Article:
A: The deepest drilling into the Earth is about 12 km. Compared to the radius of the Earth, which is 6,371 km, this is just a tiny scratch at the surface. Jules Verne’s “Journey to the Center of the Earth” was one of my favorite books when I was a child. I think global seismologists make this journey possible through seismic waves. It is super exciting to “see” the Earth’s interior with seismic wiggles and try to understand how our planet is working, how it was formed and how it has been evolving over time. Furthermore, my research unifies recent advances in the theory, data and high-performance computing as well as interpretation of inner workings of the planet, which gives me ample opportunities to collaborate with scientists from different disciplines such as theoretical and observational seismologists, computational scientists, geodynamicists, applied mathematicians, etc.

Q: What is the potential impact of this work?

The Earth is a giant system where every piece is related to each other. To better understand the entire system and what is happening around us, we need to look deeper. High-resolution present-day snapshots of Earth’s interior are essential for understanding the past and present dynamics of the mantle, which directly shape the surface of our planet through tectonic processes such as earthquakes and volcanic activities. Higher-resolution models are also crucial for better understanding the source of earthquakes, accurately locating them, and are required from an engineering point of view to assess and mitigate seismic hazard and to detect nuclear explosions. The elastic and anelastic constraints will help interpret the water content in the mantle, thus improving our understanding of the water cycle on our planet. The project outcomes will provide critical parameters to mineral physicists and geodynamicists to have better insight into the composition and thermal evolution of our planet, facilitating interdisciplinary research. The techniques we are using are also commonly used, for instance, in the oil and gas industry and medical imaging that the cross-talk between these fields and the global geophysics will be beneficial to advance science in all these different domains.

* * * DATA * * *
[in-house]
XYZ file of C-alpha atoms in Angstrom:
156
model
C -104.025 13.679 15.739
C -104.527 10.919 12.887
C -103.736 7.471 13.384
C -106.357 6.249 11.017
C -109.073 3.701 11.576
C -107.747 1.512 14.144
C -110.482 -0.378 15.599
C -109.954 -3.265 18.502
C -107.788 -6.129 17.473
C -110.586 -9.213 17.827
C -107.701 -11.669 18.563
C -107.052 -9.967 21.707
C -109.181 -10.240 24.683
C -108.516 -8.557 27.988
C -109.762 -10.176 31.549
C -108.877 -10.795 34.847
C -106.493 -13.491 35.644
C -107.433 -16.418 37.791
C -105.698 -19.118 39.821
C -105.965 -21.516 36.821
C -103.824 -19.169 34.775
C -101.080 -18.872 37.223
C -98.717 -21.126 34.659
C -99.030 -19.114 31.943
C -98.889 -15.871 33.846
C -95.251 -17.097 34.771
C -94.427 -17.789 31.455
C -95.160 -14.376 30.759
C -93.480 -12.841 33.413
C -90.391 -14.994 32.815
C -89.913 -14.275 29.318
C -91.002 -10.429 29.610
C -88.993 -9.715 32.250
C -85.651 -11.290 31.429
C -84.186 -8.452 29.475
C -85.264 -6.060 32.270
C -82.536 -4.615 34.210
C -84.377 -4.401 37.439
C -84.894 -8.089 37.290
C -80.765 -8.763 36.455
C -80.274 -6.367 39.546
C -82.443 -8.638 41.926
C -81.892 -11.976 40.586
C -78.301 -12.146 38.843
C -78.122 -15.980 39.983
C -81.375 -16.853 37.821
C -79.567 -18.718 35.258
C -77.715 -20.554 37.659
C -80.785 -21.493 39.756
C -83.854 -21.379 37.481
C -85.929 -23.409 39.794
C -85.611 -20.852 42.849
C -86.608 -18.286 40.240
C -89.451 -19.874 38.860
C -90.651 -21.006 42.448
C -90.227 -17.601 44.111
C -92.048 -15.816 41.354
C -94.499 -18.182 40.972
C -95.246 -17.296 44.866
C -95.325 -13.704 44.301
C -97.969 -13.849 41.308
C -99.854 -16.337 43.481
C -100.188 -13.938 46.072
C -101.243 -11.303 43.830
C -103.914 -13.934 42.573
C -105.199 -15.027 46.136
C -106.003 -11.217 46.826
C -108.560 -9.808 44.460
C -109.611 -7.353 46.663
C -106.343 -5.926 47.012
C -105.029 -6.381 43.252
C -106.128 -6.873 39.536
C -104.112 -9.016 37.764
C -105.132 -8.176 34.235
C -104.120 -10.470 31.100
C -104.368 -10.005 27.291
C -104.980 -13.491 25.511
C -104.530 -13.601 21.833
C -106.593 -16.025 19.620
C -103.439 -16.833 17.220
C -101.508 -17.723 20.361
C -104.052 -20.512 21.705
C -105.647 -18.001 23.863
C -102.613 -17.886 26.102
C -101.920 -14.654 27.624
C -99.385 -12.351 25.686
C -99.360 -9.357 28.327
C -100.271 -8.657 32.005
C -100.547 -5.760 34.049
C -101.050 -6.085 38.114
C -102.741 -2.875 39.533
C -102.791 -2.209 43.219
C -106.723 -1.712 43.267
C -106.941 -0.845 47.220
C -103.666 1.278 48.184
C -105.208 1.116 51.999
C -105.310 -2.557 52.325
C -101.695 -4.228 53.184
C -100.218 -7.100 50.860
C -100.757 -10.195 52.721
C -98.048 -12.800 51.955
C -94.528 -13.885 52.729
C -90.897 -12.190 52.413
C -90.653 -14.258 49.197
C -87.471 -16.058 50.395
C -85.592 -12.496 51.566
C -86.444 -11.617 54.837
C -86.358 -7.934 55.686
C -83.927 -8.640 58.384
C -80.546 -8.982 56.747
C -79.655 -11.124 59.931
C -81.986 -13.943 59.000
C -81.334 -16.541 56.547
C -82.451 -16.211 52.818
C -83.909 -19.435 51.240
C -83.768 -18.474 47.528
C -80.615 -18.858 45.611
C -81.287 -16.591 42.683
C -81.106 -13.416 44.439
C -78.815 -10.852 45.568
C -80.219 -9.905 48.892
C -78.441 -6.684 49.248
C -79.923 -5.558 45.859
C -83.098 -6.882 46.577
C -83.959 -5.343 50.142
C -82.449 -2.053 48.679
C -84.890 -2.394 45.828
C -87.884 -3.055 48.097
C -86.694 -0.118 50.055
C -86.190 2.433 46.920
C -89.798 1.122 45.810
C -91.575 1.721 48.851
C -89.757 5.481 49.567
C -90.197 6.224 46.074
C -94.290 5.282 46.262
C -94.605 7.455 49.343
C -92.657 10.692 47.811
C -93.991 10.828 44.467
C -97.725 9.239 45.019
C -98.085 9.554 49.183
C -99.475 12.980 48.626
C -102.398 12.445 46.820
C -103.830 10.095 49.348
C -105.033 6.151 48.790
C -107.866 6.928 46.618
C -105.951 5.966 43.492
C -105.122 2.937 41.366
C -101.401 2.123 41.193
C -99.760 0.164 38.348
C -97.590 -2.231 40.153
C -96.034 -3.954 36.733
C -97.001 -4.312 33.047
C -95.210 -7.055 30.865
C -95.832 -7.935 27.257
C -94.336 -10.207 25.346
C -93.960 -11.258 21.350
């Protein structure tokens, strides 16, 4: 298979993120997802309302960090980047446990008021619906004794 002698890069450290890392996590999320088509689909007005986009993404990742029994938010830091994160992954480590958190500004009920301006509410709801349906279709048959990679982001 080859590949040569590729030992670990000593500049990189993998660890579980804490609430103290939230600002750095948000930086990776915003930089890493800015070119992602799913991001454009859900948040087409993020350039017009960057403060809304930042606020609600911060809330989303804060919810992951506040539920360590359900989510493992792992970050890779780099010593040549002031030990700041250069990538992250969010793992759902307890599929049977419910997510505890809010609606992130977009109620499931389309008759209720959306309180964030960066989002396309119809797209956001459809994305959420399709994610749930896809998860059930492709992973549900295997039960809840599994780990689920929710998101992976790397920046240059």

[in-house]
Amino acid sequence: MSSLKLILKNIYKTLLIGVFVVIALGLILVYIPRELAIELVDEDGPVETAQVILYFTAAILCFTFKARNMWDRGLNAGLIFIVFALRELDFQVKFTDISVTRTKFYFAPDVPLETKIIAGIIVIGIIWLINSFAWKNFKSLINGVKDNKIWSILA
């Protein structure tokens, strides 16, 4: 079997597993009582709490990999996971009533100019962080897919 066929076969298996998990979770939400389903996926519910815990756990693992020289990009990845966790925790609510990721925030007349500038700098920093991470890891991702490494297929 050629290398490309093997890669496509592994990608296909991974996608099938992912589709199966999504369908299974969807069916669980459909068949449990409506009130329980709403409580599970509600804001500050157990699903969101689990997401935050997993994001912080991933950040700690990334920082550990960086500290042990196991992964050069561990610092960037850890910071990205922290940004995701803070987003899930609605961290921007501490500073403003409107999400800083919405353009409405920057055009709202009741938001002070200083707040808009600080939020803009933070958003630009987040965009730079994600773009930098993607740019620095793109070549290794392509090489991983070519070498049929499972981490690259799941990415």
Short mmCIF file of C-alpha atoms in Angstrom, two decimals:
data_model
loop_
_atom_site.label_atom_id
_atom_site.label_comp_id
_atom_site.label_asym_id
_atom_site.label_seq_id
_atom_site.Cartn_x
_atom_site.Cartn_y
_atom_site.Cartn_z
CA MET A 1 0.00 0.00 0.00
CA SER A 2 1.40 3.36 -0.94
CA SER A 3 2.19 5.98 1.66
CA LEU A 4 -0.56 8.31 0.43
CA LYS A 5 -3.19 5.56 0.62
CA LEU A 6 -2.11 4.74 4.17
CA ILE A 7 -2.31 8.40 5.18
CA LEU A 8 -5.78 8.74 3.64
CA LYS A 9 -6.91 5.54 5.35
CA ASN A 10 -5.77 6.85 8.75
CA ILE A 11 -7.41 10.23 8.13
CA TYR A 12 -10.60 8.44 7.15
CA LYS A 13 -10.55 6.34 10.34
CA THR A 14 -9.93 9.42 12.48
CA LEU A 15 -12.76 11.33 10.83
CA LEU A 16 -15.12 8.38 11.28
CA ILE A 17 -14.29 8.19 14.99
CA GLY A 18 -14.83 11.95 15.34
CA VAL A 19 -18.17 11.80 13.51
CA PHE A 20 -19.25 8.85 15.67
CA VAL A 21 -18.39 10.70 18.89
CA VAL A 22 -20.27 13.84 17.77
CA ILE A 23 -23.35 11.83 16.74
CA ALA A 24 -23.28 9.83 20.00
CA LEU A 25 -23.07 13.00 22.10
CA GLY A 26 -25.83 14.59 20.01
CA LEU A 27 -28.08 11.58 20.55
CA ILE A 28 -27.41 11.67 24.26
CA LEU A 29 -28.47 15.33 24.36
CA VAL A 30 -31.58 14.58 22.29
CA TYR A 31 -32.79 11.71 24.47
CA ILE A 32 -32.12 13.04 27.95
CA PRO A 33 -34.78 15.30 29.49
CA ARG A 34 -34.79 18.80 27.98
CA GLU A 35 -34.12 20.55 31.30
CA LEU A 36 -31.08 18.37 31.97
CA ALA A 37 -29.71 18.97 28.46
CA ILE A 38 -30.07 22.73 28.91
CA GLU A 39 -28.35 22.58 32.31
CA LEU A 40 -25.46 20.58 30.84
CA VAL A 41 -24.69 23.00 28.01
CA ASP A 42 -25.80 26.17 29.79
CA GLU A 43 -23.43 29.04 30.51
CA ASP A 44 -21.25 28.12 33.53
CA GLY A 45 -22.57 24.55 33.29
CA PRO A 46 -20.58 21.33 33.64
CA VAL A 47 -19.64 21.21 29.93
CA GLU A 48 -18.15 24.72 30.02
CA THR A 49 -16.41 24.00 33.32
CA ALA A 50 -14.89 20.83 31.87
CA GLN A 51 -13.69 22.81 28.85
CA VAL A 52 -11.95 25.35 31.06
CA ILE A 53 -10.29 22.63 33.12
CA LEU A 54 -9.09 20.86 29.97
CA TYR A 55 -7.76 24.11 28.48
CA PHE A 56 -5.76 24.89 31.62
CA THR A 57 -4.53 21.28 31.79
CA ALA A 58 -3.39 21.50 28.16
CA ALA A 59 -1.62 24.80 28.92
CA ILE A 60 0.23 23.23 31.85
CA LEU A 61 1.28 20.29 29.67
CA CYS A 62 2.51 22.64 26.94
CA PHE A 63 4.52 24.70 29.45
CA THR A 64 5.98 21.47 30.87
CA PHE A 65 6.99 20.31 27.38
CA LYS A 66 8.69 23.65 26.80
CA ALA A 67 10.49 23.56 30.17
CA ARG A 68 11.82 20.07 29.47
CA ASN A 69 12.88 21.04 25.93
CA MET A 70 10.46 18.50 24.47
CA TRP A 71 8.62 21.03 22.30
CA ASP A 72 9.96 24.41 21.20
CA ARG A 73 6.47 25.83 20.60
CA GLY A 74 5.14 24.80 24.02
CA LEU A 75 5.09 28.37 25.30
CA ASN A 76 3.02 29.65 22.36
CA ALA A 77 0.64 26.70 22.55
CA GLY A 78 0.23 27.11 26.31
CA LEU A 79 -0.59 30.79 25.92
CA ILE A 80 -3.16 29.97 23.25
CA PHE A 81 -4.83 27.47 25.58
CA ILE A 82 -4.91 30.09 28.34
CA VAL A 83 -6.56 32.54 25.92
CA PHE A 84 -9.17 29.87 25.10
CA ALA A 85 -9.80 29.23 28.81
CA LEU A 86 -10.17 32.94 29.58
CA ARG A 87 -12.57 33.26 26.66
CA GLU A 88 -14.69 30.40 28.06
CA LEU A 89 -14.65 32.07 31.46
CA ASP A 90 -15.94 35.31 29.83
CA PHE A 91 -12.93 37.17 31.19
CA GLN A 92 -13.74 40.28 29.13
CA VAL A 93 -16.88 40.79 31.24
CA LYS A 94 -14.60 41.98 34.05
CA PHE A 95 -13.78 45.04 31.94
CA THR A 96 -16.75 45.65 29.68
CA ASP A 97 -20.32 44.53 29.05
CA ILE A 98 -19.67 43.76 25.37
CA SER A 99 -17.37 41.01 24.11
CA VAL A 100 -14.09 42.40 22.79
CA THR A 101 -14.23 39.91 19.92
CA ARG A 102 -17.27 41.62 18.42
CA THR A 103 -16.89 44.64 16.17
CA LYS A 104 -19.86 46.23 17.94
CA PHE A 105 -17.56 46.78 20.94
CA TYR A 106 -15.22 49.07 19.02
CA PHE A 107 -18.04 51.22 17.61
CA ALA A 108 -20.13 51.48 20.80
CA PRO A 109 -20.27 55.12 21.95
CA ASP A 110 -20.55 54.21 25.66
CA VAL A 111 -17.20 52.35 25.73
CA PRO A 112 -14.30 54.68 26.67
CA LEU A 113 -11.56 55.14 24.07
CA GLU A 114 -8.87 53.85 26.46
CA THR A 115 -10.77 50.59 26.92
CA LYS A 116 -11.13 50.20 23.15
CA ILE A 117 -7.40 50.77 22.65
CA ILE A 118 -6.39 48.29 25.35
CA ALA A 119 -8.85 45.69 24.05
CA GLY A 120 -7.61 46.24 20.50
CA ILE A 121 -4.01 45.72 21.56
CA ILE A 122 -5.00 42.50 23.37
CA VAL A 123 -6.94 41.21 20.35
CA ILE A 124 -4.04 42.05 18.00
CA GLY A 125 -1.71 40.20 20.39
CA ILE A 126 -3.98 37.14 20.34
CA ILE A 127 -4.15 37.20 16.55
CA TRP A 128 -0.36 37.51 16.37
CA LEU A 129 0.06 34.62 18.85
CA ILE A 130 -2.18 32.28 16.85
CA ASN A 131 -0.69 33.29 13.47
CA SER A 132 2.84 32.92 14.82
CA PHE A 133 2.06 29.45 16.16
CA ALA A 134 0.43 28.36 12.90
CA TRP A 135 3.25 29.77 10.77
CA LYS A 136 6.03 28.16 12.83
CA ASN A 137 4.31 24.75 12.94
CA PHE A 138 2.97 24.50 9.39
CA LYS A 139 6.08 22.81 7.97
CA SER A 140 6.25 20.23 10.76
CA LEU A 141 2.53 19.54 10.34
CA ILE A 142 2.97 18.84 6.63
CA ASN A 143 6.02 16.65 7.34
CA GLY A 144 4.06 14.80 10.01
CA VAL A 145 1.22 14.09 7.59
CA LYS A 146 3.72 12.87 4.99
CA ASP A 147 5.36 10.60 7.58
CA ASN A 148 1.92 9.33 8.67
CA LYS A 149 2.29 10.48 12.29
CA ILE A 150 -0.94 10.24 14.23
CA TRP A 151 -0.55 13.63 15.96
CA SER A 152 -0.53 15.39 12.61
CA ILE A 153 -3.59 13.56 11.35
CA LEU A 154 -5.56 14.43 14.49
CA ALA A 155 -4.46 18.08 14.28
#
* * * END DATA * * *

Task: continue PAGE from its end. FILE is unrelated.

Q: How does this research agenda inform your teaching? 

Robust and efficient visualization tools are necessary to investigate large-scale models thoroughly. Collaborative immersive virtual reality (VR) environments have become useful tools in Earth sciences, facilitating 3D visualization for exploring data and models for scientific and engineering research as well as advancing education and public outreach. The necessity of visual materials to strengthen and enhance the learning process in and outside the classroom is also reported in the educational literature. My personal experience in my lectures and the feedback I get from students support this observation as well. To facilitate effective exploration of Earth’s mantle for research and educational activities, constructed models together with data from other disciplines will be used to design an interactive, collaborative Earth model called SPAC-MAN (Slabs, Plumes And Convection in MANtle), for visualization in virtual and augmented reality environments and planetariums. The collaboration with the Denver Museum of Nature & History, and potentially with other natural sciences museums in the U.S., will reach a range of age groups from children to adults, educating them on the interior of our planet and its dynamics while promoting STEM fields.

With the aid of visualization tools and techniques, SPAC-MAN will also serve to promote deep Earth and planetary sciences at Mines. SPAC-MAN will be used in classes at Mines as supportive material for lectures and group projects. Both undergraduate and graduate students will participate in designing SPAC-MAN as active researchers, gaining hands-on practice on 3D visualization, integrating models into VR systems, analyzing and interpreting various other geophysical data and models of the mantle. The project will create opportunities for senior design projects, undergraduate research projects and independent studies, not only for geophysics but also potentially for computer science and applied math students cultivating interdepartmental collaborations at Mines.

Emilie Rusch

Emilie Rusch

Director of Communications
About Mines
Colorado School of Mines is a public R1 research university focused on applied science and engineering, producing the talent, knowledge and innovations to serve industry and benefit society – all to create a more prosperous future.